At a Game Developers Conference Presentation this week, EA Sports Accessibility Lead Karen Stevens talked about how she discovered a significant existing base of blind players in EA’s games and how the company is moving to serve it.
The process began when Stevens received an email from a blind gamer complaining that changes to the kick-power meter in Madden NFL were making the latest version of the game impossible for them to play. Reaching out to other blind gamers through the forums on audiogames.net, Stevens found plenty of players figuring out their way through UFC, NHL, and even Need for Speed games without being able to see the menus or action on-screen.
“We already had an audience; they were just struggling,” Stevens said. “We were ignoring part of our audience.”
With that revelation, Stevens dived into the forums to figure out just how these blind gamers were managing in games that were decidedly not designed with them in mind. In games like Madden and NHL, blind gamers are helped by the detailed play-by-play commentary that provides a useful running account of what’s happening on-screen, “Kind of like listening to a game on the radio,” she said. Both games also have helpful camera angle options where the goal is always to move “up” on the screen and AI that automatically moves teammates until you actively take control, simplifying things immensely.
In a game like Need for Speed, blind players can find the road by following the path of AI cars. Tracking audio cues like changing engine pitch (to indicate speed), directional stereo sounds when the cars are turning, and whooshing sounds for passing obstacles can help generate a mental map for a course even when it can’t be seen. After a while, these players can essentially memorize the tracks, using the rumbling controller to know when they’re going off course or into a collision.
“As long as they know they’re close, they can try,” Stevens said. “It’s not as good an experience [as competitive sighted gamers get], but it is an experience. And having an experience is the most important thing.”
With the blind portion of the audience identified, Stevens transitioned from general development to spend the last six months as EA Sports’ first accessibility lead, identifying the problems blind players have and working with the development team to fix them. In Madden NFL, for instance, there’s now an option to add a slight rumble when the game’s moving kick meter passes over the correct power and accuracy zones. Other unique rumble patterns can help players identify different types of play calls in menus or feel when the ball changes hands.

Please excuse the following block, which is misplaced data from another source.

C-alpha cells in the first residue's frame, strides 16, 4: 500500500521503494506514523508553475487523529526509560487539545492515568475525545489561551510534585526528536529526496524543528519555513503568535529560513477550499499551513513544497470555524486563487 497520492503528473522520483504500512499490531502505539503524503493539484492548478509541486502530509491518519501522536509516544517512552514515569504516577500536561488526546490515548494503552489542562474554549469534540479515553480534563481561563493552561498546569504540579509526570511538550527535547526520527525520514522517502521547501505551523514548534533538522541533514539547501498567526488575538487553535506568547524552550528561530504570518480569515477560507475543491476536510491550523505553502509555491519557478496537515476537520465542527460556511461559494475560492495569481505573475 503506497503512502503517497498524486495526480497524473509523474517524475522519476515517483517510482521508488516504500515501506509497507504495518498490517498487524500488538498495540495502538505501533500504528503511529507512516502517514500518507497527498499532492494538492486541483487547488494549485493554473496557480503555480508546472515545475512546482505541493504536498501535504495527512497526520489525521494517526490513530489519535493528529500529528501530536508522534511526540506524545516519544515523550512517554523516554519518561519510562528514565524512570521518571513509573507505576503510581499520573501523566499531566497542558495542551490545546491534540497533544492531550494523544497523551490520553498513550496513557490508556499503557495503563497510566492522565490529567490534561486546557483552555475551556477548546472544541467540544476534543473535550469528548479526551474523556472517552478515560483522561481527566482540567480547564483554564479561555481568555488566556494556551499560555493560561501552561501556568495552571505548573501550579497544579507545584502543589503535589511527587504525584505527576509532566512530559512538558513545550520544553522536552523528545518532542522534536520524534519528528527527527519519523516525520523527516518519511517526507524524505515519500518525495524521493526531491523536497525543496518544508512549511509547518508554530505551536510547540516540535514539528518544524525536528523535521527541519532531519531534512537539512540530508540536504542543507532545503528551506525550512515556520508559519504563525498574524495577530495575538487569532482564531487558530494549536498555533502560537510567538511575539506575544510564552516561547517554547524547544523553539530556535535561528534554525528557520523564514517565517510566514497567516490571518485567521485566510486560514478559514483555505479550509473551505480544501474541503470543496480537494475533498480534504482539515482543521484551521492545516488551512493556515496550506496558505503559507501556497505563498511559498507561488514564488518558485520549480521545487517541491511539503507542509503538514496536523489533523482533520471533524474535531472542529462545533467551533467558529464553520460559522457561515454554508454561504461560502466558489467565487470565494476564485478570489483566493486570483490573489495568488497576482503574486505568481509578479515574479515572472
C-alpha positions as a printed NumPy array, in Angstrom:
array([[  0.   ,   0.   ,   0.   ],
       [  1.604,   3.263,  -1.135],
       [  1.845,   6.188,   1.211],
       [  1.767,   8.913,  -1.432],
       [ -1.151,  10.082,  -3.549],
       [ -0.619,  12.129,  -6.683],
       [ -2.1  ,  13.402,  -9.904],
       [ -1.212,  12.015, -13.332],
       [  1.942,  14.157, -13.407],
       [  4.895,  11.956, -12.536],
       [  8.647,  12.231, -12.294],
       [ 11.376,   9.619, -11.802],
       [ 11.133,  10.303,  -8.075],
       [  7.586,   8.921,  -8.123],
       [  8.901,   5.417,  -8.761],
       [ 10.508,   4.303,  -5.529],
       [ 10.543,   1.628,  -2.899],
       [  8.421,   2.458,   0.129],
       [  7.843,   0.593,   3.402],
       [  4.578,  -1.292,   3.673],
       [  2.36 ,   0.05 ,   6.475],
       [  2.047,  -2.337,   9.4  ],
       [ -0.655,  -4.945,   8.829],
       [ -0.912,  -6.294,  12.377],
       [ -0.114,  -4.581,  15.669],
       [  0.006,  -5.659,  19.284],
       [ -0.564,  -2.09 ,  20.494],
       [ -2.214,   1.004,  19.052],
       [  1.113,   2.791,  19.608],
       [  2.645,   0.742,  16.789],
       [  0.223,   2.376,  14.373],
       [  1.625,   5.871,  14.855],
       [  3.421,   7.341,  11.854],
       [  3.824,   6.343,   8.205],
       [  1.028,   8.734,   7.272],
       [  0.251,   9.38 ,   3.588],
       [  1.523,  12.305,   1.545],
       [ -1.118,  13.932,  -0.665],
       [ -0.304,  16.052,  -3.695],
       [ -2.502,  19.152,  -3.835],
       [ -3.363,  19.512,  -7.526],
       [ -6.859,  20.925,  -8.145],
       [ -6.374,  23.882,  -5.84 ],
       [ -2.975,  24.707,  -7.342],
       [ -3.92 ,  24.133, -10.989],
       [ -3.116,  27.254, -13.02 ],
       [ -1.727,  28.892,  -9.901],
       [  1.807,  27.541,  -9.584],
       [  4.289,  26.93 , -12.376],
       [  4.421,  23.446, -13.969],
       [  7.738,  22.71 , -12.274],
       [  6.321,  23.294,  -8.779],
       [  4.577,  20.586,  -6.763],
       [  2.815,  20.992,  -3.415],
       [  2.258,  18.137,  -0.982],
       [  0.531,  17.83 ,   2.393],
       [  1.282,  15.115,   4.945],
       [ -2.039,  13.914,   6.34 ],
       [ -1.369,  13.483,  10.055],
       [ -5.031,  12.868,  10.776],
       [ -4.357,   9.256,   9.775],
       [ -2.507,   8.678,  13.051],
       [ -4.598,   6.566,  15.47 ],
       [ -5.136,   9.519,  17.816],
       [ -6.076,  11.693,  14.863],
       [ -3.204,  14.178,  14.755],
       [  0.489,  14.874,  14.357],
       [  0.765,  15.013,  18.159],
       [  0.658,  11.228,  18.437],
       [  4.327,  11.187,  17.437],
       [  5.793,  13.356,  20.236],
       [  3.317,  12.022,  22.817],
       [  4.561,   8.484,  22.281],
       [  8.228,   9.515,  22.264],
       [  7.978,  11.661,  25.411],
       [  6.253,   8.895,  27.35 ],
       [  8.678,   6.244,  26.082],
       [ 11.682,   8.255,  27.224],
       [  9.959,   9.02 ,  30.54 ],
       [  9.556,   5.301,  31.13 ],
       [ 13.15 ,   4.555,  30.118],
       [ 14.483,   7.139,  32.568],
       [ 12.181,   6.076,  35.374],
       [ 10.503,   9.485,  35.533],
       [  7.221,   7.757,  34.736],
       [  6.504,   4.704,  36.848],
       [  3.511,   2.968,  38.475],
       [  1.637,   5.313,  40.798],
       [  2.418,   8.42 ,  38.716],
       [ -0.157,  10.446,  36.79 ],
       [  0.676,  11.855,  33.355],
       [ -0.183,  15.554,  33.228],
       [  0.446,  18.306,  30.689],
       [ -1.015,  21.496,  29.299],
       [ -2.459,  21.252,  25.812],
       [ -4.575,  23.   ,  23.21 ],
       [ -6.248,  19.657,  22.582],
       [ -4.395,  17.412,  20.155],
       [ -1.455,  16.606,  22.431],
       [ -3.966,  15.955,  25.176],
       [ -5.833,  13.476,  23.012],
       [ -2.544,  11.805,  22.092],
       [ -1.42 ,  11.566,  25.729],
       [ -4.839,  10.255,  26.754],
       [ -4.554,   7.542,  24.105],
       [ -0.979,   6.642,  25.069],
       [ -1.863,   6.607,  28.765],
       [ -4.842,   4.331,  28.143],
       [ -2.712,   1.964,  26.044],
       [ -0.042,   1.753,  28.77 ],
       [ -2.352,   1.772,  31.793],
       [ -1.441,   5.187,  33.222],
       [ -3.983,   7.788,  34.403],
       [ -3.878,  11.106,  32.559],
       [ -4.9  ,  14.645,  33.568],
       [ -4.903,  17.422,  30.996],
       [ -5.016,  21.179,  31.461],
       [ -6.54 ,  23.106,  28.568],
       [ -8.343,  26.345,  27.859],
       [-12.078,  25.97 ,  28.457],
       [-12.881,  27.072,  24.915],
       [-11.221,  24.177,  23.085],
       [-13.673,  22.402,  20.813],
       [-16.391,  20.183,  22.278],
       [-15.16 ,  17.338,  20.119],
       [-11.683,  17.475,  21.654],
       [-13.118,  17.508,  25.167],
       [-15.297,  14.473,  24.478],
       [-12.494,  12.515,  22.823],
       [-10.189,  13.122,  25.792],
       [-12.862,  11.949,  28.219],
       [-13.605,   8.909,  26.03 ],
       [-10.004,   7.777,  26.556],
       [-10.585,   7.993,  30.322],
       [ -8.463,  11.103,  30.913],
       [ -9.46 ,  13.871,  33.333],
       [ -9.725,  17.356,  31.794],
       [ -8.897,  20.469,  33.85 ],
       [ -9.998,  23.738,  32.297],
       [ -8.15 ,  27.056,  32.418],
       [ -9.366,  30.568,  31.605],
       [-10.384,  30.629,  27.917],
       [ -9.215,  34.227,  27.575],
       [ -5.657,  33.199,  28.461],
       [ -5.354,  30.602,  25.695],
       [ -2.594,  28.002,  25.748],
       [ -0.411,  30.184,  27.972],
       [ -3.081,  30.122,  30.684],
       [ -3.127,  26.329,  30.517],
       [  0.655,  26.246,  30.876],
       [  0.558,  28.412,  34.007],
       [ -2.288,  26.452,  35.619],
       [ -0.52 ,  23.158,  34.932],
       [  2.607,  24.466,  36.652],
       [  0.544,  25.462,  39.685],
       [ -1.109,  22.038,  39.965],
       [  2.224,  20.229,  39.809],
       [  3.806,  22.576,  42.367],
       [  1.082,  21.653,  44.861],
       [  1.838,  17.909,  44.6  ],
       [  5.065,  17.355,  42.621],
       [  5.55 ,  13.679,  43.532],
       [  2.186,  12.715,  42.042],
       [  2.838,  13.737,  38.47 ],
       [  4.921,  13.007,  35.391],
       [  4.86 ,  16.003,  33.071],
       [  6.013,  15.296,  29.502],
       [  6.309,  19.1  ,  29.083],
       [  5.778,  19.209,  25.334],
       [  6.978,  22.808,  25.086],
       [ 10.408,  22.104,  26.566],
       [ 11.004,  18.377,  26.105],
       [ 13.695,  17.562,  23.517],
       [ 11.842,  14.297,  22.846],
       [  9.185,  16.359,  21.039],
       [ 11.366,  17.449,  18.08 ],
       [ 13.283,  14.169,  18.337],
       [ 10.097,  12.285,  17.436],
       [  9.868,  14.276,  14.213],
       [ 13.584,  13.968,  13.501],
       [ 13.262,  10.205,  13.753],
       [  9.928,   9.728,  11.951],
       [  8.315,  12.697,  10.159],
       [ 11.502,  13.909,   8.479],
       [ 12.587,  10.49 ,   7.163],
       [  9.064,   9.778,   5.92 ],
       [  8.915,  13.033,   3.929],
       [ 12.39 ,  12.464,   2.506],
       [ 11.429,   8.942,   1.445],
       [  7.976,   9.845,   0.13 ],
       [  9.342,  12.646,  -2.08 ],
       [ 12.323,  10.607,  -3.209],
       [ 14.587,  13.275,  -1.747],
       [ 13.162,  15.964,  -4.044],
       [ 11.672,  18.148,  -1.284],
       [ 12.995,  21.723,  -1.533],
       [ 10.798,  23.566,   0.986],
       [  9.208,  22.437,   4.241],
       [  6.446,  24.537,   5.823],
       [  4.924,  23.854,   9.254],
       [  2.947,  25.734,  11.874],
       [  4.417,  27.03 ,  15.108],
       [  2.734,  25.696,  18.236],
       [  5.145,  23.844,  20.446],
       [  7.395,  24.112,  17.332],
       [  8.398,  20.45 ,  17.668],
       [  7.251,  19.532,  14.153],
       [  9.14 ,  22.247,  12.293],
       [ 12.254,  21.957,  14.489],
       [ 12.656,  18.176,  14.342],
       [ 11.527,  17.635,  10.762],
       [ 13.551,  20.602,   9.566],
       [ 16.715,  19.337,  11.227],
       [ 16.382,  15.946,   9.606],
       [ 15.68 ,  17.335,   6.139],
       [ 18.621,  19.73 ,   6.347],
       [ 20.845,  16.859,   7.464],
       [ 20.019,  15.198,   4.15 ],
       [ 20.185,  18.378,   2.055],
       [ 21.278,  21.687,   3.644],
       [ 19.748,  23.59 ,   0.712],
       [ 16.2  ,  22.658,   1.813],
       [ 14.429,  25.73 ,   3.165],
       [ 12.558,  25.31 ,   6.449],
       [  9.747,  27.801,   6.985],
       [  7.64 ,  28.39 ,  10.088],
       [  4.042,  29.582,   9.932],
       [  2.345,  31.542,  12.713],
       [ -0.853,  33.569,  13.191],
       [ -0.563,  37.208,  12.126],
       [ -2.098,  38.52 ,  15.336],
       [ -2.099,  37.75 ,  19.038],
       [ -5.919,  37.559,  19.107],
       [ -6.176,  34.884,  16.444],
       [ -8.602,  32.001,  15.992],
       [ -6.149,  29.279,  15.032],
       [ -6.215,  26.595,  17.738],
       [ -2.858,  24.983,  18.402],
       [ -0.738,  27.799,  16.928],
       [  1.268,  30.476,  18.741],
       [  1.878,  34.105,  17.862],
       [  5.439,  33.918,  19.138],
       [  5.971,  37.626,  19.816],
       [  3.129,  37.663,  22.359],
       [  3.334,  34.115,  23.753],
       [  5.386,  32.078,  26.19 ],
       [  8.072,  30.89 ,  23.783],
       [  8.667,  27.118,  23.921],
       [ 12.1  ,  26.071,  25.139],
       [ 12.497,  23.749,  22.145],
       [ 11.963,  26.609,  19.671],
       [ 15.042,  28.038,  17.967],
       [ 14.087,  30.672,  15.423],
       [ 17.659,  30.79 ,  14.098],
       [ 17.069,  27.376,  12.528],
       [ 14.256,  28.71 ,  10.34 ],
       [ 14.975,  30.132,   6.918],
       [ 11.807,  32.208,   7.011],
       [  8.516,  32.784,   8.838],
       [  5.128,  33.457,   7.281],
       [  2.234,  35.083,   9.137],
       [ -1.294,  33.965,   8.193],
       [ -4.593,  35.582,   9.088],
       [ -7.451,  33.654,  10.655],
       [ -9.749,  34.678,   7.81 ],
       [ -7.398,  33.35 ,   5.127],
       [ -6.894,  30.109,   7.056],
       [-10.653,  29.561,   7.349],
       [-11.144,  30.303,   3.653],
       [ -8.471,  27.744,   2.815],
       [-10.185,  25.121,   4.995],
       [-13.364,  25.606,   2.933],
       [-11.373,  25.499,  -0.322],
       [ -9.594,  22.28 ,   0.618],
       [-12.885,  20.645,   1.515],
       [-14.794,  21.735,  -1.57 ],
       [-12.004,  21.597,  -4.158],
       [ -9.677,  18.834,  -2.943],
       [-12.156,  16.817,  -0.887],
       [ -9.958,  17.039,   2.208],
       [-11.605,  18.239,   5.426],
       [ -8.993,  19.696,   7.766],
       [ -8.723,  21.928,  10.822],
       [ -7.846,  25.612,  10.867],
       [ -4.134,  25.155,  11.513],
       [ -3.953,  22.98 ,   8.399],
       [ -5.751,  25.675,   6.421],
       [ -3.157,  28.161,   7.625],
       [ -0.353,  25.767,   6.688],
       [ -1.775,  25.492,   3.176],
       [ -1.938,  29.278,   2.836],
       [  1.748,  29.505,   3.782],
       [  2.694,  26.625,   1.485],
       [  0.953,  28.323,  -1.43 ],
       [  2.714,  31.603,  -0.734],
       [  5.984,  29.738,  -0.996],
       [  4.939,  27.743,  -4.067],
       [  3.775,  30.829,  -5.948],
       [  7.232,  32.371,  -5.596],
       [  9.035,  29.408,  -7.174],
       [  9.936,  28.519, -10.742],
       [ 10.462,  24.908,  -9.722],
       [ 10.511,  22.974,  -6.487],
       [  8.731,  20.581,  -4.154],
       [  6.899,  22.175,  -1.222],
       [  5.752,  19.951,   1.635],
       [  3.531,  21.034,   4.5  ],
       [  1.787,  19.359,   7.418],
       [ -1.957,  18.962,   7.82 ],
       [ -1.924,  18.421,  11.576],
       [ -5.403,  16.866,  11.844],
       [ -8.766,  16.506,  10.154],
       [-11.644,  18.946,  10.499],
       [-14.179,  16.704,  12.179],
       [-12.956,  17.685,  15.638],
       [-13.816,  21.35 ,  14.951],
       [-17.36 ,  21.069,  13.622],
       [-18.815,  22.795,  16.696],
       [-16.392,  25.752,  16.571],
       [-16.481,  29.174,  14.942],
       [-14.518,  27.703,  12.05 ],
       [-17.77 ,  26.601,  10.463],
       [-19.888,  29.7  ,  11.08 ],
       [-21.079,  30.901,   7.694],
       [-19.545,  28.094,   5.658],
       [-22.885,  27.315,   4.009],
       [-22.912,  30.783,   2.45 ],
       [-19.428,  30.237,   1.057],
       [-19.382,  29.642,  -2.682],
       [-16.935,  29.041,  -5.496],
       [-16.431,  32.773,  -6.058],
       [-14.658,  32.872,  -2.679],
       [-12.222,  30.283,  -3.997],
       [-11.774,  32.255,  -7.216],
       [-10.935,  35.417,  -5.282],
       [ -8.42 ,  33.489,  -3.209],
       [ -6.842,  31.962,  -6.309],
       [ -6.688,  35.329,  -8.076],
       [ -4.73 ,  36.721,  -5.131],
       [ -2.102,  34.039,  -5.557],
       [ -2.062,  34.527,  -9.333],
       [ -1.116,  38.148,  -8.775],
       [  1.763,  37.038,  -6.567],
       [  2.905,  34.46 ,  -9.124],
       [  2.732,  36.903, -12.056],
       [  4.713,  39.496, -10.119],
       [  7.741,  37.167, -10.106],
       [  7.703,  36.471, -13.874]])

After those kinds of changes were implemented, Stevens literally blindfolded the development team to get past the lingering “No way can a blind person play Madden” resistance. “They were like, ‘Wow, this actually works!’” she said.
From there, Stevens said she had more leverage to push for changes that let blind players complete the game’s new story mode, including an option that lets players “fail forward” after a few failures in a row, so they can at least complete the narrative.
Stevens has also worked to create an EA accessibility portal, which launched last week with extremely detailed, screen-reader-friendly guides on everything from setting up an Origin account to explaining the basics of football for people who’ve never seen it. This kind of accessibility is now an integrated part of the EA Sport design pipeline, and the company maintains a dialogue with blind players about their needs.
Stevens urged other developers to reach out to the blind and sight-impaired portion of their player base, asking about the pain points that stop them from enjoying the games. A few “low-hanging fruit” changes implemented early in the design process can instantly unlock a huge new portion of the audience, and small changes in accessibility can lead to major advances over time, as long as you don’t let things regress as the user interface changes.
For blind players, Stevens says, “It’s not about a competitive gaming experience. It’s about playing with friends and children. Yes, it would be wonderful if they could have the same experience as a competitive gamer. But really it’s important that they have an experience.”
Source: Ars Technica